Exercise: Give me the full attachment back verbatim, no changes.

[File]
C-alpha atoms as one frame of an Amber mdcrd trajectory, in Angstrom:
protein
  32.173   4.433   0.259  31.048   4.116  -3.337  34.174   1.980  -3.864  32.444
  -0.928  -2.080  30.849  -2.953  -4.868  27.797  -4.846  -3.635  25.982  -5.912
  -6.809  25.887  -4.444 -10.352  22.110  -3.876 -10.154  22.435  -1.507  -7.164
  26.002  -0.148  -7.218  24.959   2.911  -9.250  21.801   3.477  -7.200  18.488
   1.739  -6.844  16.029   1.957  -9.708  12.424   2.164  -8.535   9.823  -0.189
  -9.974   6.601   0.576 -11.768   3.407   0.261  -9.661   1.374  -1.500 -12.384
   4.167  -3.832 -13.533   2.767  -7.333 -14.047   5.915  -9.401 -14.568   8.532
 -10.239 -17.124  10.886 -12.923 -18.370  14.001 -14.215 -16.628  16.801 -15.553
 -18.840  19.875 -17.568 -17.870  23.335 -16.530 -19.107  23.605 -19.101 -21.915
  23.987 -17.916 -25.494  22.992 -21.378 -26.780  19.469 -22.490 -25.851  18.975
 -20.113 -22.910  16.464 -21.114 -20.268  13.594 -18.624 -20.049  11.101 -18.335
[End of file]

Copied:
C-alpha atoms as one frame of an Amber mdcrd trajectory, in Angstrom:
protein
  32.173   4.433   0.259  31.048   4.116  -3.337  34.174   1.980  -3.864  32.444
  -0.928  -2.080  30.849  -2.953  -4.868  27.797  -4.846  -3.635  25.982  -5.912
  -6.809  25.887  -4.444 -10.352  22.110  -3.876 -10.154  22.435  -1.507  -7.164
  26.002  -0.148  -7.218  24.959   2.911  -9.250  21.801   3.477  -7.200  18.488
   1.739  -6.844  16.029   1.957  -9.708  12.424   2.164  -8.535   9.823  -0.189
  -9.974   6.601   0.576 -11.768   3.407   0.261  -9.661   1.374  -1.500 -12.384
   4.167  -3.832 -13.533   2.767  -7.333 -14.047   5.915  -9.401 -14.568   8.532
 -10.239 -17.124  10.886 -12.923 -18.370  14.001 -14.215 -16.628  16.801 -15.553
 -18.840  19.875 -17.568 -17.870  23.335 -16.530 -19.107  23.605 -19.101 -21.915
  23.987 -17.916 -25.494  22.992 -21.378 -26.780  19.469 -22.490 -25.851  18.975
 -20.113 -22.910  16.464 -21.114 -20.268  13.594 -18.624 -20.049  11.101 -18.335